When asked if a possible deployment of doctors means that Napa might temporarily have fewer doctors in the area, Adhye said that is unknown.
No one knows how or where a surge of sick patients will occur. When that happens, “we will decide” who needs to go where, he said. “We just want to be ready, so we are not doing this at the last minute.”
Adhye spoke about his own feelings about his own personal safety during the pandemic.
No, he’s not sleeping in a tent in his garage like one physician at the UCI Medical Center in Irvine is reportedly doing.
“Thankfully not,” he said with a laugh. His wife lets him in the house after work, he joked. However, the first thing he does is take a shower and change clothes.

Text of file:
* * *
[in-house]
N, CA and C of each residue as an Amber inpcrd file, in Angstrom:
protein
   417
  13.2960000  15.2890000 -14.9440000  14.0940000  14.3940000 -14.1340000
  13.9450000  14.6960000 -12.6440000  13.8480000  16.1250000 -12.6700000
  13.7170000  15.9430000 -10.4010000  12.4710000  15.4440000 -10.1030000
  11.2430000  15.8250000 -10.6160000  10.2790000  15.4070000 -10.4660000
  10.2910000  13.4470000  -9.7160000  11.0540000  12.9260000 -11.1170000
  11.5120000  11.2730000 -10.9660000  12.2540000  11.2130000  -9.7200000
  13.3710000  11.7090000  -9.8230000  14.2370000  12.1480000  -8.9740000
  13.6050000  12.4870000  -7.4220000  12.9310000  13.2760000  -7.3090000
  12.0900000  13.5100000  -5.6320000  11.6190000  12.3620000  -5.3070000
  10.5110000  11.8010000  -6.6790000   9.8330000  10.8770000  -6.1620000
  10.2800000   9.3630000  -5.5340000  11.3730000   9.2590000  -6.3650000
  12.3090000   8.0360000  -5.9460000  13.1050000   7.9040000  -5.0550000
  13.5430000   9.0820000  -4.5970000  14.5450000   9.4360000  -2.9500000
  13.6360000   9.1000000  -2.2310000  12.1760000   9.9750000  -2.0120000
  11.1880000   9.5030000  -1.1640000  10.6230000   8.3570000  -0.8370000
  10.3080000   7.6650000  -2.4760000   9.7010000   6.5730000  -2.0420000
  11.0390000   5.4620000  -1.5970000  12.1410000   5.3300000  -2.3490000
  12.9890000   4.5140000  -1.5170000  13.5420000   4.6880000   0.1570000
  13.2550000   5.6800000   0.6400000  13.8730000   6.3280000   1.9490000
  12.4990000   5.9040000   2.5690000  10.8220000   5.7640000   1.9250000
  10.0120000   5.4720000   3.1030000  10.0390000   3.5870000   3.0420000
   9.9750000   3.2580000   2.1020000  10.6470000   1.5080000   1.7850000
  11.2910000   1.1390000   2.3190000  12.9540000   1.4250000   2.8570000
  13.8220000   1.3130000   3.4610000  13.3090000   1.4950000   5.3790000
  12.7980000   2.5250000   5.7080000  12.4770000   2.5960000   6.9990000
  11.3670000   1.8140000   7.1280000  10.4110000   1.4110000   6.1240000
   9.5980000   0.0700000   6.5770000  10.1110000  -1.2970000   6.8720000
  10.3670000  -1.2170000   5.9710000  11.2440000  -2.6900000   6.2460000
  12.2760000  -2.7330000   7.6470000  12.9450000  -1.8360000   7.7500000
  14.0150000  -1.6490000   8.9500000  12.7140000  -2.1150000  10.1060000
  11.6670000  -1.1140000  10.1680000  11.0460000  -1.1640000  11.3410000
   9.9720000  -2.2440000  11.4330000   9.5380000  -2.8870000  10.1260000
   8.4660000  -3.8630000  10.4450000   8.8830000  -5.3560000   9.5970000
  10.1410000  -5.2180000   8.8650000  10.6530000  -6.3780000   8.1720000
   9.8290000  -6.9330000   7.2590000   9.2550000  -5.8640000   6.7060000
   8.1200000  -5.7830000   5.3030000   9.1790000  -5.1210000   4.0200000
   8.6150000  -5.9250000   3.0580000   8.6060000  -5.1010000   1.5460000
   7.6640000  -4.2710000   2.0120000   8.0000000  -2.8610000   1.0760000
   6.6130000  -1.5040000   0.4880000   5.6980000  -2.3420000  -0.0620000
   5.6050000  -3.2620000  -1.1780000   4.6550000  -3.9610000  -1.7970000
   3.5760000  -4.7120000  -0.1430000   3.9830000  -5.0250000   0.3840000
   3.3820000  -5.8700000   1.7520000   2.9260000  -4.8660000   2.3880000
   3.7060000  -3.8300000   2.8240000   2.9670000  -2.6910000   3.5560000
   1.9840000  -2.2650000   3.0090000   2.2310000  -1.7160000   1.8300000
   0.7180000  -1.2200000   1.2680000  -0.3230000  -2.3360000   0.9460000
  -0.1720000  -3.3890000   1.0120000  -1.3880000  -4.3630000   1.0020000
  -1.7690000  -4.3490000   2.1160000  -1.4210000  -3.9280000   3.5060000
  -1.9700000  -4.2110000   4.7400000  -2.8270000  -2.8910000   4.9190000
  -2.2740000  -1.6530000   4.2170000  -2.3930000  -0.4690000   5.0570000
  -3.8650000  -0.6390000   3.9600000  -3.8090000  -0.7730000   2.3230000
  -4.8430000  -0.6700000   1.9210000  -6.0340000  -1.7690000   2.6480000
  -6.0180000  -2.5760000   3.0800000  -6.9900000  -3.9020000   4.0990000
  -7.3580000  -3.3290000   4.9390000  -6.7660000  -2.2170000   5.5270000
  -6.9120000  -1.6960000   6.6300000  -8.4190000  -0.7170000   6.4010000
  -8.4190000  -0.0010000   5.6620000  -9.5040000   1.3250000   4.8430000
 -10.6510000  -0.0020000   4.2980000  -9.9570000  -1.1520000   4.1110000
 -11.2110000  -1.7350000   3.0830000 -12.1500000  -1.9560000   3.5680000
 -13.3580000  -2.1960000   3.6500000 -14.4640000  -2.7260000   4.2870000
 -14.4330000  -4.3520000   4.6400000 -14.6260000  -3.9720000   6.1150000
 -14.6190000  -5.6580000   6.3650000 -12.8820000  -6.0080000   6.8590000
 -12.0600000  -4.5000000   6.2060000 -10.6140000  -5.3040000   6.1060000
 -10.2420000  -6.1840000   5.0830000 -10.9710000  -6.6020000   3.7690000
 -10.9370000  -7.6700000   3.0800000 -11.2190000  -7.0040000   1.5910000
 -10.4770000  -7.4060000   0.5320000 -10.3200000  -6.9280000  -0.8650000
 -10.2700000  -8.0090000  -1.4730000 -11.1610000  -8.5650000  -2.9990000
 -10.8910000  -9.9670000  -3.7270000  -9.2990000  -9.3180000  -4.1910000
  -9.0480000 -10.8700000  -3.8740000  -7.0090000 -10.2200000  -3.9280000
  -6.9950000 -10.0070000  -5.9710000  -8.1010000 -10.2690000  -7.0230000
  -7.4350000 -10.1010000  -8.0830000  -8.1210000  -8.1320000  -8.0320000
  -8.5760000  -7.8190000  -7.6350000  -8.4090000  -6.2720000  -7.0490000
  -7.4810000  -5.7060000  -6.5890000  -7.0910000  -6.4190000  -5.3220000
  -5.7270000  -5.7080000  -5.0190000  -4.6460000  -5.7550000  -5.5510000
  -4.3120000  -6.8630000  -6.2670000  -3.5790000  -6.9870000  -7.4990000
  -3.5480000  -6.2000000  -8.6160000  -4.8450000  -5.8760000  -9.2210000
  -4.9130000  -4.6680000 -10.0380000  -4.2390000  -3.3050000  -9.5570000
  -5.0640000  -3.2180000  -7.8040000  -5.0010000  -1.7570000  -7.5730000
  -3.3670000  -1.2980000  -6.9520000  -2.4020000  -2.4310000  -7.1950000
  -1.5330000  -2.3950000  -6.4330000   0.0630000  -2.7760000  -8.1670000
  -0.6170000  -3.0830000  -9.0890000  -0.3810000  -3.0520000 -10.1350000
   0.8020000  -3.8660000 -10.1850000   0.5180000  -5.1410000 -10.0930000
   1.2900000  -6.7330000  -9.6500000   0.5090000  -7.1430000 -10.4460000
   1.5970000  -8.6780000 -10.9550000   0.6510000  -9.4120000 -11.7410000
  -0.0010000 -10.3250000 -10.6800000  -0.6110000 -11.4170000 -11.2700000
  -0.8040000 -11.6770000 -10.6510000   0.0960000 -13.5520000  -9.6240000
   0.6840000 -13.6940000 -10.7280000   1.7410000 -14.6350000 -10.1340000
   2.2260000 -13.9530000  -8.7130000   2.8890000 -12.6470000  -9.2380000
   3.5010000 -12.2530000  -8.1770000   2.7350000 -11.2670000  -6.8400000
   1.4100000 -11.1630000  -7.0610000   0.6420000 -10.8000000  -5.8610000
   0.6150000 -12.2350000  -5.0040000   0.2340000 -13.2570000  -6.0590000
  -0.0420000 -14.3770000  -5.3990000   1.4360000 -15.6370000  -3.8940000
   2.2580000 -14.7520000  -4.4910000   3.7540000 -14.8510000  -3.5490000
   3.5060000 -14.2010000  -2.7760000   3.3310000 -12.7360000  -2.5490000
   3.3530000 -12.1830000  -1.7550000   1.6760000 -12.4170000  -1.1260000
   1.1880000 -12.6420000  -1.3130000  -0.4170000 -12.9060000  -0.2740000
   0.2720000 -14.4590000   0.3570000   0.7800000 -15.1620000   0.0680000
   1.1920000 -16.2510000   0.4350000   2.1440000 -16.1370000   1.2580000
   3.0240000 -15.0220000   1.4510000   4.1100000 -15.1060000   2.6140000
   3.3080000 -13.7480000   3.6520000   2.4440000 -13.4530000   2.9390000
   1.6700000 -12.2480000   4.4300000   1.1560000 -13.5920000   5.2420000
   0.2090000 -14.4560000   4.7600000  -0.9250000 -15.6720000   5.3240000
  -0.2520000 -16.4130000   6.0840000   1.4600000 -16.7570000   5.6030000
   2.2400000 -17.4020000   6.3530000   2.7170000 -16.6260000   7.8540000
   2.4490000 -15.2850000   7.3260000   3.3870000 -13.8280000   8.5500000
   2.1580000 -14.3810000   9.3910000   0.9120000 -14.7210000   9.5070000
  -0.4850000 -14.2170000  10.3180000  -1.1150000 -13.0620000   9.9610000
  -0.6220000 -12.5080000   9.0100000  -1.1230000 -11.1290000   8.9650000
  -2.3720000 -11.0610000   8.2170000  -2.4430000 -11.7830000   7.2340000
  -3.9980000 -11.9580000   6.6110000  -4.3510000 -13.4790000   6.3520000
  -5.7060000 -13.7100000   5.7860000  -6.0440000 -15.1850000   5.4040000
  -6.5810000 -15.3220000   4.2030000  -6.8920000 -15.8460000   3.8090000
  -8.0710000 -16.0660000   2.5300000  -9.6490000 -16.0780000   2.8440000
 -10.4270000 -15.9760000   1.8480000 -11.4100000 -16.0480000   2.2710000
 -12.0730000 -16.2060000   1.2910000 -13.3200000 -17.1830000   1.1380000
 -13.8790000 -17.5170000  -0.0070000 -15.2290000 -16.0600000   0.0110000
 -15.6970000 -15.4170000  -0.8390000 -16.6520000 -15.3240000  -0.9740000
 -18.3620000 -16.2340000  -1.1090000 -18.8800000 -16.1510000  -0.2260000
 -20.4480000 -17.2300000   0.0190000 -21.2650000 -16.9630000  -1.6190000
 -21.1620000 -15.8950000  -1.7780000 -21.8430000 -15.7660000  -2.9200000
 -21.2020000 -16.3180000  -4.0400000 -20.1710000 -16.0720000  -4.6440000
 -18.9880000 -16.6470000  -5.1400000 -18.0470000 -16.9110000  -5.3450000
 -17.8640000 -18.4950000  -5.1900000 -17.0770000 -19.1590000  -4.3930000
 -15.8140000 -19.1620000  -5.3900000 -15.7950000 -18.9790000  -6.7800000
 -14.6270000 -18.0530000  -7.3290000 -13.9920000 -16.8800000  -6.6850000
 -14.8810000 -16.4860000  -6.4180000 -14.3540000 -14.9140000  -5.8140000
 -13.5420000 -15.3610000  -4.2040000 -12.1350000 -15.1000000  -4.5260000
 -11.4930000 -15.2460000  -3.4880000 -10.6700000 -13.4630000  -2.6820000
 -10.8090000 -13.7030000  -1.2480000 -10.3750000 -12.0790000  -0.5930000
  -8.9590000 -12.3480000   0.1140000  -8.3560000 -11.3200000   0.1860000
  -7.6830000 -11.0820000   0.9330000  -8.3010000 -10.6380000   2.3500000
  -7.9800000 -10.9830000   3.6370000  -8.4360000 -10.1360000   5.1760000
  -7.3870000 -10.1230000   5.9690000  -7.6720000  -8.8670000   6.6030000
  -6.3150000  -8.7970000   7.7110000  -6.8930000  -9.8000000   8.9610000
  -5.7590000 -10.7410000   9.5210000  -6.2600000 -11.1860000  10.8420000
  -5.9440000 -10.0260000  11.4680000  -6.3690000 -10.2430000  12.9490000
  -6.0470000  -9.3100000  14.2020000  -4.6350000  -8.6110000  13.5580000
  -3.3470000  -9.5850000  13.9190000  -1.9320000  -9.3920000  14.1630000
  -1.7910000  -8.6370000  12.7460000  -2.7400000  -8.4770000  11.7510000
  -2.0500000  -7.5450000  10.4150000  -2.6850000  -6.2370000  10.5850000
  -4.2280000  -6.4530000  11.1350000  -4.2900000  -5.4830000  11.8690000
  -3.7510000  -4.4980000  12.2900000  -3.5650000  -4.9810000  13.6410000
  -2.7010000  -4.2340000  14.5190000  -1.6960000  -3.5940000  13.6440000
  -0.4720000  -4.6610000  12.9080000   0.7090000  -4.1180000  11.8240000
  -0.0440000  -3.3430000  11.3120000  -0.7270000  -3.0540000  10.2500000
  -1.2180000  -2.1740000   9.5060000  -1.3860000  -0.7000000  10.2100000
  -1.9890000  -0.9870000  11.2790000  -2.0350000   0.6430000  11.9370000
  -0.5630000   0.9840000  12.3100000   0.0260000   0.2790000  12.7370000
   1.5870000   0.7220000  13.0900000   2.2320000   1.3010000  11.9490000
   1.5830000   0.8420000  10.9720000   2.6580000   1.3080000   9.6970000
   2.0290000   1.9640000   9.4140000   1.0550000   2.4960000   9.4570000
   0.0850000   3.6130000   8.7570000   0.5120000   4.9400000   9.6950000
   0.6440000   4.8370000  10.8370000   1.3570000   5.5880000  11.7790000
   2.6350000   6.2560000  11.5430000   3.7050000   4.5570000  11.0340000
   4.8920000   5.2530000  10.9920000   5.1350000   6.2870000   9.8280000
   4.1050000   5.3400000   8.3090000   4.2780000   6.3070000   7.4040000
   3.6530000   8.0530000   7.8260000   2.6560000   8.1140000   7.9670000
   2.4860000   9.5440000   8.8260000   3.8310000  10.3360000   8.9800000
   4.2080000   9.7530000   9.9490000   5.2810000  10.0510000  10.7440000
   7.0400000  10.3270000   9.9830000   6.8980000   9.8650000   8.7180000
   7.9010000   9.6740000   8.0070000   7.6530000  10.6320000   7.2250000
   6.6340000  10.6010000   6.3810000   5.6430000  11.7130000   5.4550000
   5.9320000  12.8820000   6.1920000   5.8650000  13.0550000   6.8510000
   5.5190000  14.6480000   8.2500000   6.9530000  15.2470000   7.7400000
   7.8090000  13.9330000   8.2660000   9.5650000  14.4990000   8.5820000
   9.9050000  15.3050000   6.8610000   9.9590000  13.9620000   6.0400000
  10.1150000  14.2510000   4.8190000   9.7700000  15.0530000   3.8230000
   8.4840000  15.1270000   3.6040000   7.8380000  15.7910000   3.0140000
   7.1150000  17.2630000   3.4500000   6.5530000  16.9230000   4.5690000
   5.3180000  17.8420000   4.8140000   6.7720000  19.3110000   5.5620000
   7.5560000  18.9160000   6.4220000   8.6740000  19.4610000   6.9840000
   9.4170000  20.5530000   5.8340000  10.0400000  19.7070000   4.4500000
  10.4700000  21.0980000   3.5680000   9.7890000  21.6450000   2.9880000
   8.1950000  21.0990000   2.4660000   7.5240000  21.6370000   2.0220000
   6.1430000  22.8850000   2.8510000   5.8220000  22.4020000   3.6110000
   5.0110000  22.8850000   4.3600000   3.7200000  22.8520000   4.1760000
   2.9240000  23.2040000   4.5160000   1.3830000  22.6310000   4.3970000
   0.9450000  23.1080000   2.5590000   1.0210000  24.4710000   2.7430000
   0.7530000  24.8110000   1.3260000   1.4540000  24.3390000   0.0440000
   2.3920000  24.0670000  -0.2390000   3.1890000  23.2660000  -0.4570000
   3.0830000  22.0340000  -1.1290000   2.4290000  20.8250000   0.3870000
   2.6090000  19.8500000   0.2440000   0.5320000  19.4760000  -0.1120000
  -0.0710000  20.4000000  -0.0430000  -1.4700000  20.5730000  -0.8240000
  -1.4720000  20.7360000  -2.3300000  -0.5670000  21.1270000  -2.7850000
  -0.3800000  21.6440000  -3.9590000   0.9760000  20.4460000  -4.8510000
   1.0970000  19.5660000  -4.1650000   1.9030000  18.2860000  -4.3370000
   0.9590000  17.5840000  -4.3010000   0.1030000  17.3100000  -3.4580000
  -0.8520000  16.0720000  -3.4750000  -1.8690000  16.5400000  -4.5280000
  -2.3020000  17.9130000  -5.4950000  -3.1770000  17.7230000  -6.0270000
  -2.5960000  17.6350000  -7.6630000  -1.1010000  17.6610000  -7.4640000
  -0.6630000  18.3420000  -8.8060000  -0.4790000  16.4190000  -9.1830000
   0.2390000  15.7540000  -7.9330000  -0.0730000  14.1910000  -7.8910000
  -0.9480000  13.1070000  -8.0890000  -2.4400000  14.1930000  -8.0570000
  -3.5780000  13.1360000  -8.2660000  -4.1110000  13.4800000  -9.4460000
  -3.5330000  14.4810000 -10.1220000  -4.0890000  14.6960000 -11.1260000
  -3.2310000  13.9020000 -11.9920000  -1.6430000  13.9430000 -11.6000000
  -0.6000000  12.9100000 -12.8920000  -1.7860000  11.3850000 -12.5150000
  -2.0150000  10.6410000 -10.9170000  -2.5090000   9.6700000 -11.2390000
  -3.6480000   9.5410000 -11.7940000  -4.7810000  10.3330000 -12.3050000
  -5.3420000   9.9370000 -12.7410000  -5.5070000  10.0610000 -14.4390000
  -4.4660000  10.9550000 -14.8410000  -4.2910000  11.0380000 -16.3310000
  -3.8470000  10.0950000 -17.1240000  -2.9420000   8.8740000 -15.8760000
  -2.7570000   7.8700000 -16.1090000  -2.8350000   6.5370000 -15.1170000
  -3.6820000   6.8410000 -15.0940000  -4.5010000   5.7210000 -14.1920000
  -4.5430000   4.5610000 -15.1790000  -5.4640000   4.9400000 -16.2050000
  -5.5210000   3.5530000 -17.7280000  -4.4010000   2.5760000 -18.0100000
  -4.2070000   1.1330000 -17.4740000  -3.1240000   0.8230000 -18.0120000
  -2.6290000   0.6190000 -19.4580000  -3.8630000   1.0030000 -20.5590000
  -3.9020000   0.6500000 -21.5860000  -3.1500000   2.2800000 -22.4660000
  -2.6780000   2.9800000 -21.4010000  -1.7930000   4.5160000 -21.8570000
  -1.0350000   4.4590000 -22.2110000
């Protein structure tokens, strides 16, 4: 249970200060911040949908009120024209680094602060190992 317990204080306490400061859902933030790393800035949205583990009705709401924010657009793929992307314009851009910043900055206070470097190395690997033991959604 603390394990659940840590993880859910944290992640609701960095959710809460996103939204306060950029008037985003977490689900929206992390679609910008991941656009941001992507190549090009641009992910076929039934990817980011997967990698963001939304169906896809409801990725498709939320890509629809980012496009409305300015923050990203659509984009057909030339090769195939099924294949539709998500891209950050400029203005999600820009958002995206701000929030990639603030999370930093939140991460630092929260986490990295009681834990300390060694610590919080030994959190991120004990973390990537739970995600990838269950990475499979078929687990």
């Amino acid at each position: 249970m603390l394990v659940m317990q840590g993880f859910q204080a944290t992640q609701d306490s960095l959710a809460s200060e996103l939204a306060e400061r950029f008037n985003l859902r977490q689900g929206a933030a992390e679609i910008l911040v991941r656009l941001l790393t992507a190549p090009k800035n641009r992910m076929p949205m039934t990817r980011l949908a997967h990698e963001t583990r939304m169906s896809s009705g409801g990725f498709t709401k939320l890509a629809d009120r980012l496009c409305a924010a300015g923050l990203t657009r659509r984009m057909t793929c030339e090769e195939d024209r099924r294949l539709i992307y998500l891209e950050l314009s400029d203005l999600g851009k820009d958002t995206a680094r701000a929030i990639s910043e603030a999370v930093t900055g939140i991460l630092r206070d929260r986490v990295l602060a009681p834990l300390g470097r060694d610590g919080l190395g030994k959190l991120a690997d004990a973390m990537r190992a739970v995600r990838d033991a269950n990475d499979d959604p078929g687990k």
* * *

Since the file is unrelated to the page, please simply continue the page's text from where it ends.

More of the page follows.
He feels safe at his work and in Napa County, “We haven’t seen a big surge of (COVID-19) patients, and we have enough personal protective equipment.”
Adhye said the other physicians in medical group have been supportive of a plan for possible deployment.
The physician had this reminder for Napans.
“Please practice social distancing,” he said. “That’s so important.”
“People can be fooled into thinking this is nothing,” said Adhye. Even though some residents are not able to work right now, “This is not like a vacation. It’s something to be taken seriously.”
Editor’s note: Because of the health implications of the COVID-19 virus, this article is being made available free to all online readers. If you’d like to join us in supporting the mission of local journalism, please visit napavalleyregister.com/members/join/.